But it is not sufficient to characterize science as an ethical community, because some ethical communities exist to preserve old knowledge rather than to discover new truths. Religious communities, in many cases, satisfy the criteria for being ethical communities. Indeed, science in its modern form evolved from monasteries and theological schools — ethical communities whose aim was the preservation of religious dogma. So if our characterization of science is to have teeth, we must add some criteria that cleanly distinguish a physics department from a monastery.
To do this, I would like to introduce a second notion, which I call an imaginative community. This is a community whose ethic and organization incorporates a belief in the inevitability of progress and an openness to the future. The openness leaves room, imaginatively and institutionally, for novelty and surprise. Not only is there a belief that the future will be better, there is an understanding that we cannot forecast how that better future will be reached.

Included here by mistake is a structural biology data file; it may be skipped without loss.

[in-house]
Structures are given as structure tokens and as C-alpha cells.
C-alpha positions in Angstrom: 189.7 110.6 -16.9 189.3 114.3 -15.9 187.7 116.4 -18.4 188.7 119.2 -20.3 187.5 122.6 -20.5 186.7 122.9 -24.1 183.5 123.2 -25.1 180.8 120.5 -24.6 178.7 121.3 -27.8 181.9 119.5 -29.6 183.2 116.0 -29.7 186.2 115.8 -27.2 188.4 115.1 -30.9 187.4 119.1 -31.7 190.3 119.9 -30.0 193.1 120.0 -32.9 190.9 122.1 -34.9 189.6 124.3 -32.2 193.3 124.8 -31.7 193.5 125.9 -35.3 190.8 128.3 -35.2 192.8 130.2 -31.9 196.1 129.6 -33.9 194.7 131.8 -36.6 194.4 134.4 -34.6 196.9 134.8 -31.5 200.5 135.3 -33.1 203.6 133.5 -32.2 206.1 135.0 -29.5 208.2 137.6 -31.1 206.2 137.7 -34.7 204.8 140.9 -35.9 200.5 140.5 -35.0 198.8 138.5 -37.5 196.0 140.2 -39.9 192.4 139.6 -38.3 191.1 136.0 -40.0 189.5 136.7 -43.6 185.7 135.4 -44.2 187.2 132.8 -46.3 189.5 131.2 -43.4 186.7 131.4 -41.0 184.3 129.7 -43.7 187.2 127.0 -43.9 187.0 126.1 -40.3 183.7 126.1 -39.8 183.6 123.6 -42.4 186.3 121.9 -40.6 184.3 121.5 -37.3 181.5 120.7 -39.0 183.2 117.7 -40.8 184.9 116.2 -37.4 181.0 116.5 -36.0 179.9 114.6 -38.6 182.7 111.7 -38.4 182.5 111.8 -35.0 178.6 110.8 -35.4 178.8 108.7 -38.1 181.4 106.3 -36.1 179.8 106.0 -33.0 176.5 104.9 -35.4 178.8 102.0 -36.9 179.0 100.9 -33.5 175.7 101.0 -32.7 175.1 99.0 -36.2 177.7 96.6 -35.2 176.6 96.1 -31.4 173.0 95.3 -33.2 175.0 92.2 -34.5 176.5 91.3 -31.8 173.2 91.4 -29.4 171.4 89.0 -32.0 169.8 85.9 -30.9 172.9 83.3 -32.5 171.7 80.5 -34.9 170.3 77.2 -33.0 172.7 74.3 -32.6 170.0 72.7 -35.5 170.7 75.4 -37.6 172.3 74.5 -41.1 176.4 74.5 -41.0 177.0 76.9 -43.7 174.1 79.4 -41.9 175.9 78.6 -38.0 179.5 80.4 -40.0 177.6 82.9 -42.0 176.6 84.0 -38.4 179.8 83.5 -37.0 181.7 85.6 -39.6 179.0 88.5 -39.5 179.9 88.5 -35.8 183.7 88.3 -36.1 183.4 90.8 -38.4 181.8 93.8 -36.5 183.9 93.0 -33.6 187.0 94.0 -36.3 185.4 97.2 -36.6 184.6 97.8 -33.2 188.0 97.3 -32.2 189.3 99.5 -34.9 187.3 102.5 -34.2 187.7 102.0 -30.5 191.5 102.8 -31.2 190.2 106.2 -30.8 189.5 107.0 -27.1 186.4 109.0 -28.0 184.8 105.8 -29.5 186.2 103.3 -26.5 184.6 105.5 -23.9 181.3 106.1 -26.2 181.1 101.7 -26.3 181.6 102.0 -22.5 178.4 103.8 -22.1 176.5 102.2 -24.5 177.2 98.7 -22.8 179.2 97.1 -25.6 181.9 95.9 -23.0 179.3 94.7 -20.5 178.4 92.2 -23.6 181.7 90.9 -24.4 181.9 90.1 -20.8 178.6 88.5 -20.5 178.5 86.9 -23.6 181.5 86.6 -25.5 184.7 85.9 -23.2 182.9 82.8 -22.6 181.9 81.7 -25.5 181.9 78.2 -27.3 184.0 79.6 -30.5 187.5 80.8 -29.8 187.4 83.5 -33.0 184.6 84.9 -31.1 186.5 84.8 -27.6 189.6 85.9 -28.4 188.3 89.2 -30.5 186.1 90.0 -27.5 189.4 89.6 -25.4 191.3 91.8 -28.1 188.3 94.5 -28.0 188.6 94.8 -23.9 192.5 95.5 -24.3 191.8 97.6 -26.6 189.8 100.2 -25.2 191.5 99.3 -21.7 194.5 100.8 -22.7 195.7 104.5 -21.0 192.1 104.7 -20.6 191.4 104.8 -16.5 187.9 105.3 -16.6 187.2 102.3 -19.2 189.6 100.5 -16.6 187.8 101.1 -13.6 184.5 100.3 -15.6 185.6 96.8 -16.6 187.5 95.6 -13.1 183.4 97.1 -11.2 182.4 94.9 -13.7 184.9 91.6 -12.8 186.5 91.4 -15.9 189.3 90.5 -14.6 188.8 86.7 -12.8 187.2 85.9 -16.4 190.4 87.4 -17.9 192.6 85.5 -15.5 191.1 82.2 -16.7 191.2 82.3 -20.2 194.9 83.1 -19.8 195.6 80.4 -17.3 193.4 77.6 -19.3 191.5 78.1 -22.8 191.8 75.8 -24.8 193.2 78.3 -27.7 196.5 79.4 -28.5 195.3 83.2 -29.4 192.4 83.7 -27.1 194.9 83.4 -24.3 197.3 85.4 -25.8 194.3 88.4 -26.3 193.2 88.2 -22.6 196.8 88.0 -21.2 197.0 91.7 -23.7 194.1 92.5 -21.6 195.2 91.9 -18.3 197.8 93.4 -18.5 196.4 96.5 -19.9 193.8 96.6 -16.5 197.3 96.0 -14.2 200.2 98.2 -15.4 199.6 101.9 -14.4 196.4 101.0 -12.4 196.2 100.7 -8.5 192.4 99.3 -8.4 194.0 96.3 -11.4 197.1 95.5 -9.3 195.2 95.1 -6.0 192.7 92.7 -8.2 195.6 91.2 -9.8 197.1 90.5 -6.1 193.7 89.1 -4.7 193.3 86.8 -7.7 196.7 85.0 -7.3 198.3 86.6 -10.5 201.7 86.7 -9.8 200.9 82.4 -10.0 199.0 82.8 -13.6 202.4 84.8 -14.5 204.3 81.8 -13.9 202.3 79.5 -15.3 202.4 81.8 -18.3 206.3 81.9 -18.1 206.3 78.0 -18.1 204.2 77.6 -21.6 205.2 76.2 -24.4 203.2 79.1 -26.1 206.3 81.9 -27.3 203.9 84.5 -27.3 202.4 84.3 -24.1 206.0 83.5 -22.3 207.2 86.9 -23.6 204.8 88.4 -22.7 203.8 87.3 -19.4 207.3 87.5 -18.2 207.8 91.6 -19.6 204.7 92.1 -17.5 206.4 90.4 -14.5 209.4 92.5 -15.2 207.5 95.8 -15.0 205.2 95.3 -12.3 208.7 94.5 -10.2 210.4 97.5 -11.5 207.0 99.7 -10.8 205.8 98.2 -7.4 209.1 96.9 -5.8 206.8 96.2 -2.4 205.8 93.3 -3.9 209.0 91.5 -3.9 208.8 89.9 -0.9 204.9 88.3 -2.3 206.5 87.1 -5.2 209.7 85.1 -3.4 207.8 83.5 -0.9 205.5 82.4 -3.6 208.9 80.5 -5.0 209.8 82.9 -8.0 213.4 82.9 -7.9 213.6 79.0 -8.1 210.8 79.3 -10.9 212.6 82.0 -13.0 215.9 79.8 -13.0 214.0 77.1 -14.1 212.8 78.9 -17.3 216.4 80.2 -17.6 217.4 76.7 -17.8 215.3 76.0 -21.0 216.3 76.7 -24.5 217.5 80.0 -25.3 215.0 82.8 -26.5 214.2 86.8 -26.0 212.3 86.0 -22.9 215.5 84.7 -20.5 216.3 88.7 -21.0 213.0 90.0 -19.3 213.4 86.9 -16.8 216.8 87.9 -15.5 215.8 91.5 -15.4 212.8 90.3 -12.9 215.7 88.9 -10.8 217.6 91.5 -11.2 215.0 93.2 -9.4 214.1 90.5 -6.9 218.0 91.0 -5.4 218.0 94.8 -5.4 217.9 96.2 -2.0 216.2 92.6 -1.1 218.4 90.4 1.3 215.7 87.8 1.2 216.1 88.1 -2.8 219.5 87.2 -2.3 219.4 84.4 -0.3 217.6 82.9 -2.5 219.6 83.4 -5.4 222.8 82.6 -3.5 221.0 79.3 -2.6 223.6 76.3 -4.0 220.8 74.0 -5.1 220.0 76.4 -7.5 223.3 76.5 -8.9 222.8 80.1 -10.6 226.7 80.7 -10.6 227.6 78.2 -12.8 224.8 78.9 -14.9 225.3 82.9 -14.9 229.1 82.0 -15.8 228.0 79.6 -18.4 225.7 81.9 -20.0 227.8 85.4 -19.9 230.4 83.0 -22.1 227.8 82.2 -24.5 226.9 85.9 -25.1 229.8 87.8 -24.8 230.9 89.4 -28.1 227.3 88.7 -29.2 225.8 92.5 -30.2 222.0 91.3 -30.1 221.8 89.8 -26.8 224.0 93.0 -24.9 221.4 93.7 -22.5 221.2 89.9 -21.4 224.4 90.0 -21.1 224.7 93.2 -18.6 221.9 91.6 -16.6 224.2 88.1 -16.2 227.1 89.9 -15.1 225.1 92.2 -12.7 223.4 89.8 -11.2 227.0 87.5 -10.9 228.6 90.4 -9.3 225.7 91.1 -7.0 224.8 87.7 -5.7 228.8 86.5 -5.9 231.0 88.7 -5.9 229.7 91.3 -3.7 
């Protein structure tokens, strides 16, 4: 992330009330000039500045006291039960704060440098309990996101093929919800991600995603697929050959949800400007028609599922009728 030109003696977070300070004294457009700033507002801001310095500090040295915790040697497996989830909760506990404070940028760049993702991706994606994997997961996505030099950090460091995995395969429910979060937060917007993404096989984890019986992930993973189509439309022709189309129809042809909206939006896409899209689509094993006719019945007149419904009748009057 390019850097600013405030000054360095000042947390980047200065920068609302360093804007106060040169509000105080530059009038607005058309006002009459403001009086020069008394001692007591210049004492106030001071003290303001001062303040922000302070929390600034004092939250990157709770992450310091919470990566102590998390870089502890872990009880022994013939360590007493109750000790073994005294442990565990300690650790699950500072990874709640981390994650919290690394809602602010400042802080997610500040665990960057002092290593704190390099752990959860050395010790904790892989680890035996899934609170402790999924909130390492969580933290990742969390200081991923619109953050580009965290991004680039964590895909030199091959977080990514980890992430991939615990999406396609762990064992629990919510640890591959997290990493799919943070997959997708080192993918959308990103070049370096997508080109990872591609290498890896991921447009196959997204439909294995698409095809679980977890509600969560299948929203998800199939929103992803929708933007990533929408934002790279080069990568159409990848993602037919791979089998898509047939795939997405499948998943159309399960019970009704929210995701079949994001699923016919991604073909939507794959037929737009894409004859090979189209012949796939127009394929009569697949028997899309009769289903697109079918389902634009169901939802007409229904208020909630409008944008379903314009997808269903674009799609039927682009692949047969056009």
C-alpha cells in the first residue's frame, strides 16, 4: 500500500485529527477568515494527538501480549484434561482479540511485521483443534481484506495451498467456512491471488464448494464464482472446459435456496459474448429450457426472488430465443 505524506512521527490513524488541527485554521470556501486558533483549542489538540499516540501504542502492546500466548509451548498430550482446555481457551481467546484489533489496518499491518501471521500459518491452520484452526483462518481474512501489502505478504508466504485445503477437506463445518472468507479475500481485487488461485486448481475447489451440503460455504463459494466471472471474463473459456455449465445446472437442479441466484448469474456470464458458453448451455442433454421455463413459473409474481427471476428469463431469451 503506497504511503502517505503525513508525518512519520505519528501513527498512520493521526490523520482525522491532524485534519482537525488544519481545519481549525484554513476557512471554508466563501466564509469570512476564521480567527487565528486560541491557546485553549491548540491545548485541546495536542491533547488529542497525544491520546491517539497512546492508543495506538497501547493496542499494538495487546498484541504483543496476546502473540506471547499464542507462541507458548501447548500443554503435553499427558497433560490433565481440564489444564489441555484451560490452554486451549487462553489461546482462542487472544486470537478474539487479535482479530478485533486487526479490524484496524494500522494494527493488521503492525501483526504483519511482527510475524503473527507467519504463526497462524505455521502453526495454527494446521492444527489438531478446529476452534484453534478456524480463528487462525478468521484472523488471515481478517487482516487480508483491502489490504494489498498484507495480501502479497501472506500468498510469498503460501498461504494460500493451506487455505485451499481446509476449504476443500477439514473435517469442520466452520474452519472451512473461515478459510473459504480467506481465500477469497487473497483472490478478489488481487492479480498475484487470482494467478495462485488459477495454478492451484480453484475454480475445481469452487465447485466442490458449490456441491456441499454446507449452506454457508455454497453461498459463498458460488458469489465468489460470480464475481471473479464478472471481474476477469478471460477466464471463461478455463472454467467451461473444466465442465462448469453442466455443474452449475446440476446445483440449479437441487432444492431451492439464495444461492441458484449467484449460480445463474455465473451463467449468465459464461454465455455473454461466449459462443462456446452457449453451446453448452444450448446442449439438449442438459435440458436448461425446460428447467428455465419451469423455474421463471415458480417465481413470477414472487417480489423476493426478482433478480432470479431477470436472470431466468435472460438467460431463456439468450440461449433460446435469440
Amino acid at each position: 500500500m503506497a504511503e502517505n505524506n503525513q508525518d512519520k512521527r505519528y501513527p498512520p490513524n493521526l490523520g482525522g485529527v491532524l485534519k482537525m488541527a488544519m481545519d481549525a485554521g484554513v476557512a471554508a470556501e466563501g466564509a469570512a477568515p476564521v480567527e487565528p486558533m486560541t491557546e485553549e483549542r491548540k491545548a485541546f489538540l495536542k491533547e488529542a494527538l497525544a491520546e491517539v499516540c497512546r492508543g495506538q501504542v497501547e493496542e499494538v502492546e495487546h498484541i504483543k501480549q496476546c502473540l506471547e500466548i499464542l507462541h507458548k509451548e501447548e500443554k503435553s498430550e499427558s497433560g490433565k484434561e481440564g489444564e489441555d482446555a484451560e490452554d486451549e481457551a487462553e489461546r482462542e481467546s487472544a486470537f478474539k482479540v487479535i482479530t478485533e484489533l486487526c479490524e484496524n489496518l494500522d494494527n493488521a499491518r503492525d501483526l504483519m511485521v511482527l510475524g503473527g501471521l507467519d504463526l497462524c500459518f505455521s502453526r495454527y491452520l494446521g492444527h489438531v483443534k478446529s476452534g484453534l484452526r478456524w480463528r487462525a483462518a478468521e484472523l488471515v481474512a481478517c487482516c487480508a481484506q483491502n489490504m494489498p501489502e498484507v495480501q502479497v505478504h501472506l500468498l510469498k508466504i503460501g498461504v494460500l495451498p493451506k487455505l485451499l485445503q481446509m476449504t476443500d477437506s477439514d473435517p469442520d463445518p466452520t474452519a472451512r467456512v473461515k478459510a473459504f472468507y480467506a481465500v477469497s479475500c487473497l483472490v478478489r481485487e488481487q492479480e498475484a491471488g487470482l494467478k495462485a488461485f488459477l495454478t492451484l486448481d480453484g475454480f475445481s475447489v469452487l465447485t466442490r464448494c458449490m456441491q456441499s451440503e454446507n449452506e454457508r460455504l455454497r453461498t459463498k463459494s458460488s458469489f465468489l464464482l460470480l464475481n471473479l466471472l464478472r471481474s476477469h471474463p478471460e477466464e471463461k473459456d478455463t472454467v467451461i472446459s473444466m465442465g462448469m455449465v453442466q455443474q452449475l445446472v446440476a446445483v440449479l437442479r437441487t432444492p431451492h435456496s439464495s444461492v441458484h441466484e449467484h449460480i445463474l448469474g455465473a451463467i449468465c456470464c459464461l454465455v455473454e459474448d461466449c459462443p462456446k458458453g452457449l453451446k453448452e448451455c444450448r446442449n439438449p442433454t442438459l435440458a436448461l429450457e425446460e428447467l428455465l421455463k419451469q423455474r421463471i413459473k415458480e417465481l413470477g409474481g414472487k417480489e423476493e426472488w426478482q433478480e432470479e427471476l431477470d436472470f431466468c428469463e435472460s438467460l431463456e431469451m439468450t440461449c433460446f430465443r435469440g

Neither a Marxist state nor a fundamentalist religious state is an imaginative community. They may look forward to a better future, but they believe they know exactly how that future will be reached. ... An imaginative community believes that the future will bring surprises, in the form of new discoveries and new crises to be overcome. Rather than placing faith in their present knowledge, its members invest their hopes and expectations for the future in future generations, by passing along to them the ethical precepts and tools of thinking, individual and collective, that will enable them to overcome and take advantage of circumstances that are beyond the present powers of imagination. Good scientists expect that their students will exceed them. ...
The scientific community is thus both an ethical and an imaginative community.